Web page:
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Hubble's spiral galaxy is doomed, plunging into a comatose cluster (and also loses gas)



Hubble's spiral galaxy is doomed, plunging into a coma cluster (and losing gas, too)

The glowing red stream of hydrogen gas emanates from the spiral galaxy D100 when it falls to the center of a giant cluster of the Coma galaxy. Near the middle of the tail one can see luminous blue bunches of young stars, where there is still enough hydrogen gas to form stars.

Presented by: Hubble Image: NASA, ESA, M. Sun (University of Alabama) and V. Kramer and J. Kenney (Yale University); Subaru image: M. Yagi (National Astronomical Observatory of Japan)

NASA Space Telescope. Hubble captured a stunning new view of the spiral galaxy, which wandered too close to the massive cluster of the Kom galaxy and was devoid of gas.

The spiral galaxy, called D100, is attracted by gravity to the dense center of the Coma Cluster, located about 330 million light-years from Earth. According to the Milky Way galaxy, when the galaxy falls in the direction of the cluster, it loses its gas, forming a long thin tail stretching 200,000 light years – almost the width of two Milky Way galaxies.

The tail of the galaxy is made up of dust and gaseous hydrogen. When the galaxy penetrates the intergalactic material surrounding the cluster, gas and dust are expelled from the galaxy. [Celestial Photos: Hubble Space Telescope’s Latest Cosmic Views]

In the end, D100 will exhaust the hydrogen gas that the galaxy needs to form new stars, and will become a dead relic, according to the statement.

“This galaxy stands out as a particularly extreme example of the processes prevalent in massive clusters where the galaxy turns from a healthy spiral, full of star formation into a red and dead galaxy,” says William Kramer, lead author and researcher at Yale University in Connecticut, says statement. “The spiral arms disappear, and the galaxy remains without gas and only with old stars. This phenomenon has been known for several decades, but Hubble gives the best images of the galaxies undergoing this process. ”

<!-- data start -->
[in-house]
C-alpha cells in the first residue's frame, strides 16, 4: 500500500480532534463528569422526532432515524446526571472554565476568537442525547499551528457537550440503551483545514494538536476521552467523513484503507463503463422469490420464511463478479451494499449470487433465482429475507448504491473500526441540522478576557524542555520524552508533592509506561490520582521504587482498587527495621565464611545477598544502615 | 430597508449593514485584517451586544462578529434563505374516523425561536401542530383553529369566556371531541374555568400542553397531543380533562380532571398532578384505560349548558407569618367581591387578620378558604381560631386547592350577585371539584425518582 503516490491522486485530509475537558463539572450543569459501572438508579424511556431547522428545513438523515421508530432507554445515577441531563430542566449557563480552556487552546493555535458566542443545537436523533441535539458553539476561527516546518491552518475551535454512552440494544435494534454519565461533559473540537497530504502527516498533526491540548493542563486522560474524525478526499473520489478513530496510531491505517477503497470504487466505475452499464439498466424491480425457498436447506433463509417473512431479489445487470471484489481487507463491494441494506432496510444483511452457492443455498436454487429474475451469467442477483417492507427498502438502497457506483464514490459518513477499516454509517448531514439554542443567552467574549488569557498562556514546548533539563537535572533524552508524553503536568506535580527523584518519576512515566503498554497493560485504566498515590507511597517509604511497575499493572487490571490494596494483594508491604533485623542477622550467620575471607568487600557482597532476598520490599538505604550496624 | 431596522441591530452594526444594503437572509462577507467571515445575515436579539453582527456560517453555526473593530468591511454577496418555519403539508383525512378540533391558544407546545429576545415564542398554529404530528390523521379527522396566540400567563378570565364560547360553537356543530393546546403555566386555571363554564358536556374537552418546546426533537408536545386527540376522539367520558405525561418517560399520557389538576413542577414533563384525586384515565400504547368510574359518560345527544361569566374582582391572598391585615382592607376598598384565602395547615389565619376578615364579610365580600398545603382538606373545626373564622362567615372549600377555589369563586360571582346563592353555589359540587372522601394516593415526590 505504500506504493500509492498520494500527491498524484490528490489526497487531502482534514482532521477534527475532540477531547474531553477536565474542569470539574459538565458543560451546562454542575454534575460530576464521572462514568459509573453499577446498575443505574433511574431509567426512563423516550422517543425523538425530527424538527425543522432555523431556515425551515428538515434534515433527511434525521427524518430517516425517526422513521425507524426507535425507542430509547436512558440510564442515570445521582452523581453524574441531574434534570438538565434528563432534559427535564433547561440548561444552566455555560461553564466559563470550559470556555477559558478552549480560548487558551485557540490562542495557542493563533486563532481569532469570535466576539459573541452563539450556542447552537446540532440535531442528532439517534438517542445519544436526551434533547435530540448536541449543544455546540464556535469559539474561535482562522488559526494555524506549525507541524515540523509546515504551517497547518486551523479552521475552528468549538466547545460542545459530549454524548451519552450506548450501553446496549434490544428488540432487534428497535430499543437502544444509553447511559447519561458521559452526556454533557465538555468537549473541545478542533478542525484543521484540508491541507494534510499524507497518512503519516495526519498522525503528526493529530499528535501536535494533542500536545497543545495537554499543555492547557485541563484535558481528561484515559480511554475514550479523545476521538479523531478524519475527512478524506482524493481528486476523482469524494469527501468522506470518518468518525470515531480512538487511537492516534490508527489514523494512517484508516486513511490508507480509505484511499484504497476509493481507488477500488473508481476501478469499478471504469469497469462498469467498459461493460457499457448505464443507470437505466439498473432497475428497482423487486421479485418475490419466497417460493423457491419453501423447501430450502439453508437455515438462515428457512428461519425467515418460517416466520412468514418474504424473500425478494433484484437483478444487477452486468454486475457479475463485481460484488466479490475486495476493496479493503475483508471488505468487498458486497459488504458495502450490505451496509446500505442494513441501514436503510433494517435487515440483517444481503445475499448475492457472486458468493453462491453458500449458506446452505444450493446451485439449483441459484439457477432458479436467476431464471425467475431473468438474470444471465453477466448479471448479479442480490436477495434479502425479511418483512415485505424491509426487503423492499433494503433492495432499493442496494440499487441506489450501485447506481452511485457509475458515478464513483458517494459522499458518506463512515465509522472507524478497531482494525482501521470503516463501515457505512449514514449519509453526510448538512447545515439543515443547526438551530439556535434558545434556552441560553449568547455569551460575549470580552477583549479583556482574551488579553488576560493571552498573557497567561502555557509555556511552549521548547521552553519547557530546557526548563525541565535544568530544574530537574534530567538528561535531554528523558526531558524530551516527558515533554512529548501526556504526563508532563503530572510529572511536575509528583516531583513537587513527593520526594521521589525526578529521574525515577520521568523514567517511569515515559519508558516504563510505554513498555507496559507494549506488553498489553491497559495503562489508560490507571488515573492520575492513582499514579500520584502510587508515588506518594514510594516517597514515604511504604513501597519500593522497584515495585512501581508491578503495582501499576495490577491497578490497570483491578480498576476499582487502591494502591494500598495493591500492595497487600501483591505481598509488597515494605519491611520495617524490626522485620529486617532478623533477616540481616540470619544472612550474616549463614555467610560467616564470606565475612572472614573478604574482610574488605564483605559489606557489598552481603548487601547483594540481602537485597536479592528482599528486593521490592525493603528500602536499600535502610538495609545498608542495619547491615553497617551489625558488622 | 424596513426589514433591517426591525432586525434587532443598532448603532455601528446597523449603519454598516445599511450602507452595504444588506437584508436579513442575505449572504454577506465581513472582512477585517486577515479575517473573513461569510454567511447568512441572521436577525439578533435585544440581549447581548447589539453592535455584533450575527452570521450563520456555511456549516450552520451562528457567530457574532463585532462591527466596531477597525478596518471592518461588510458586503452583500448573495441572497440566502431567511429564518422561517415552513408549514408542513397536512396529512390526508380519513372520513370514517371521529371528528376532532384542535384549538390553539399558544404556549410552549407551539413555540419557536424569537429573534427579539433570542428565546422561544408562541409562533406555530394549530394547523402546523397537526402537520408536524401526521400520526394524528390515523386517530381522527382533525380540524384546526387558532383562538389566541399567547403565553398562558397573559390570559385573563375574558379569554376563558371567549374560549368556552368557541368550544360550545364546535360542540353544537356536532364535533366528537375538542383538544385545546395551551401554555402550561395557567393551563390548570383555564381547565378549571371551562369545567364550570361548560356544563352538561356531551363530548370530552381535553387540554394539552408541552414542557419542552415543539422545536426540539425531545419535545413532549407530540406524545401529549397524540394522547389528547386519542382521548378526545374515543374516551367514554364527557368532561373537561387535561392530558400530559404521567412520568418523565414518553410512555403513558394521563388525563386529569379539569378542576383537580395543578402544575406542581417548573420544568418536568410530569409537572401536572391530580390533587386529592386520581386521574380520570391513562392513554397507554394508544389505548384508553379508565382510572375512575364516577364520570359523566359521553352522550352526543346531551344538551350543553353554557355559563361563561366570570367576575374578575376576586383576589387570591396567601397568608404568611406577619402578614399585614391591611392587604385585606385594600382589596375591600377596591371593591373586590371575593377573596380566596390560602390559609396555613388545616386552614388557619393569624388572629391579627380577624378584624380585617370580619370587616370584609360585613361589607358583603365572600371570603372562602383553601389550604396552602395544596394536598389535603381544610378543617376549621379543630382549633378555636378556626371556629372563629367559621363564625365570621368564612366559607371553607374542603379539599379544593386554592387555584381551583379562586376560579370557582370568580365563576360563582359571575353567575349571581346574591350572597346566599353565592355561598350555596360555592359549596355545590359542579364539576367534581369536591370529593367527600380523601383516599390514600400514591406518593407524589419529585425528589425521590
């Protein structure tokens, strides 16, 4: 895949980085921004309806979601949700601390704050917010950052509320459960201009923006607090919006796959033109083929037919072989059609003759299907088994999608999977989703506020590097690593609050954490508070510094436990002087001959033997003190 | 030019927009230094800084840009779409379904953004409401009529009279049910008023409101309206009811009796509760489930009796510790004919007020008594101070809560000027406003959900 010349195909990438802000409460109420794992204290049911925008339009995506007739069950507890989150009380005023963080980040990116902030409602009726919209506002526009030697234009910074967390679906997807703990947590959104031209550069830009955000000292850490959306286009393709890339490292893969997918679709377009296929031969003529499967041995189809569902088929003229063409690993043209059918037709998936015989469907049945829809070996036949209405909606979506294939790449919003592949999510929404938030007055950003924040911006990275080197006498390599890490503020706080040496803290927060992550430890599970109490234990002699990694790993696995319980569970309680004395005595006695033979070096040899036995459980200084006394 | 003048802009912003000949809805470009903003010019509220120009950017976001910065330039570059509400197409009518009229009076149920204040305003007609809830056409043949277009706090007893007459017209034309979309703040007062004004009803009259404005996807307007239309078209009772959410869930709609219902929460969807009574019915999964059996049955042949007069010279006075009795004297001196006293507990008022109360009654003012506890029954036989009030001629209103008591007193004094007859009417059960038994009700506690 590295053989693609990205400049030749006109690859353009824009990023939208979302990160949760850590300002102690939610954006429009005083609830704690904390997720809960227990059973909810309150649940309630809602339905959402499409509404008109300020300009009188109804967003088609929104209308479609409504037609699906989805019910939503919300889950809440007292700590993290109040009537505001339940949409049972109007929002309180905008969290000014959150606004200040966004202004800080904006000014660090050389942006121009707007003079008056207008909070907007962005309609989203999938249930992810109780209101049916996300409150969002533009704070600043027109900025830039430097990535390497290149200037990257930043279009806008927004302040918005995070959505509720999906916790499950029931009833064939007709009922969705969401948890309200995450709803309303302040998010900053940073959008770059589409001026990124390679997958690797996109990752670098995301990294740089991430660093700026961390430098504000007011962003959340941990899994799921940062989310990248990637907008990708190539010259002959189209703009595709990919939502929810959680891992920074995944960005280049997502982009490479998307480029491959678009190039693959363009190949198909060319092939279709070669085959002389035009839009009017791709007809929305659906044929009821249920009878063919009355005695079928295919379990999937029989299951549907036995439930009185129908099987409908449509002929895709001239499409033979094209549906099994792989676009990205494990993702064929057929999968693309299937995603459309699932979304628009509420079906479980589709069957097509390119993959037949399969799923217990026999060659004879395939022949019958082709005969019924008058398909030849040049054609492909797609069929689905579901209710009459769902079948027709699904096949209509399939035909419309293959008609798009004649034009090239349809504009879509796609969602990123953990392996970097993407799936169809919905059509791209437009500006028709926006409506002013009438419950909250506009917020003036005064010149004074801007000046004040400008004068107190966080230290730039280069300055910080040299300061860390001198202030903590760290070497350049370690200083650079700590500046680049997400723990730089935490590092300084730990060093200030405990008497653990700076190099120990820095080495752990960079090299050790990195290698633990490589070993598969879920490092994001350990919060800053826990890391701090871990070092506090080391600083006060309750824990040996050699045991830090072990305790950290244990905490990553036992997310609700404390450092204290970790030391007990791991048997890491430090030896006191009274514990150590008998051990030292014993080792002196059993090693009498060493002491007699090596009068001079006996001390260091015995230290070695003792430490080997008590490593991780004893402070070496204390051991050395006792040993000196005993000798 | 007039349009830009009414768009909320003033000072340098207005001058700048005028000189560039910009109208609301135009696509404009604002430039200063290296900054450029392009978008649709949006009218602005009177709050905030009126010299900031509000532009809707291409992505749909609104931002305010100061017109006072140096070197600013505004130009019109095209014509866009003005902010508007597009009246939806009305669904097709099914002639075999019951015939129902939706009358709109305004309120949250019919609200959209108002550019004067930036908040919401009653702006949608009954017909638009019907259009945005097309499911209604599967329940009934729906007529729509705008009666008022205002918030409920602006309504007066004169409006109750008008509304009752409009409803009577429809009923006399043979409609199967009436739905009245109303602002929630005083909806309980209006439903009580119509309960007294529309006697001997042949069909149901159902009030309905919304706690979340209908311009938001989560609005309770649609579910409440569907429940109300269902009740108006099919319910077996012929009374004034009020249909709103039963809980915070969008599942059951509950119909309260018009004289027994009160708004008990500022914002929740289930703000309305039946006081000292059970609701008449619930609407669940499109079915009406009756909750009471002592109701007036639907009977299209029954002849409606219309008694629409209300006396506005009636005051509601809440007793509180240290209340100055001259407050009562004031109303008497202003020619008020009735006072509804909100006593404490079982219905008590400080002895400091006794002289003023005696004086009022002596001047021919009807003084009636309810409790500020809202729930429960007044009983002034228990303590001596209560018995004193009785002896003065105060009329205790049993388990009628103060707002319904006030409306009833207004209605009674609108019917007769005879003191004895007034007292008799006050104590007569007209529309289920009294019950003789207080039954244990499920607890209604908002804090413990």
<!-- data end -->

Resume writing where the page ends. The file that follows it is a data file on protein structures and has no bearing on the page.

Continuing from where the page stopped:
Researchers estimate that the D100 can withstand the process, also known as depressurization, for about 300 million years.

Although D100 is one of many galaxies in this situation, one factor distinguishes it from others that astronomers have seen and modeled: the D100 exploration tail is much smoother and clearer than most of these galaxies, according to the study.

The spiral galaxy D100 (far right) loses its gas when it falls to the center of the Coma galaxy in this image from the Hubble Space Telescope. The brown stripes near the center of the D100 are gas that is being pulled out of the galaxy.

The spiral galaxy D100 (far right) loses its gas when it falls to the center of the Coma galaxy in this image from the Hubble Space Telescope. The brown stripes near the center of the D100 are gas that is being pulled out of the galaxy.

Credit: NASA, ESA, M. Sun (University of Alabama), V. Kramer and J. Kenny (Yale University).

“This is surprising, because such a tail is not observed in most computer simulations. Most of the galaxies undergoing this process are more a mess, ”said Jeffrey Kenny, a co-author of the study, who also works at Yale University. statement. “Clean edges and tail tail structures suggest that magnetic fields play a significant role in its formation. Computer simulations show that magnetic fields form filaments in tail gas. Without magnetic fields, the tail is more lumpy than filiform. ”

Hubble data showed that the gas stripping process began at the outer edges of the galaxy and is now moving towards the center. Hot, glowing, blue clusters of young stars also appear in the image, with the brightest such clusters located in the middle of the tail, where there is still enough hydrogen to feed the star formation.

However, according to researchers' estimates, in a few hundred million years D100 will completely lose its spiral structure and will consist only of old red stars. The results were published January 8 in the Astrophysical Journal.

Follow Samantha Mathewson @ Sam_Ashley13, Follow us @Spacedotcom, Facebook and Google+. Original article on Space.com.


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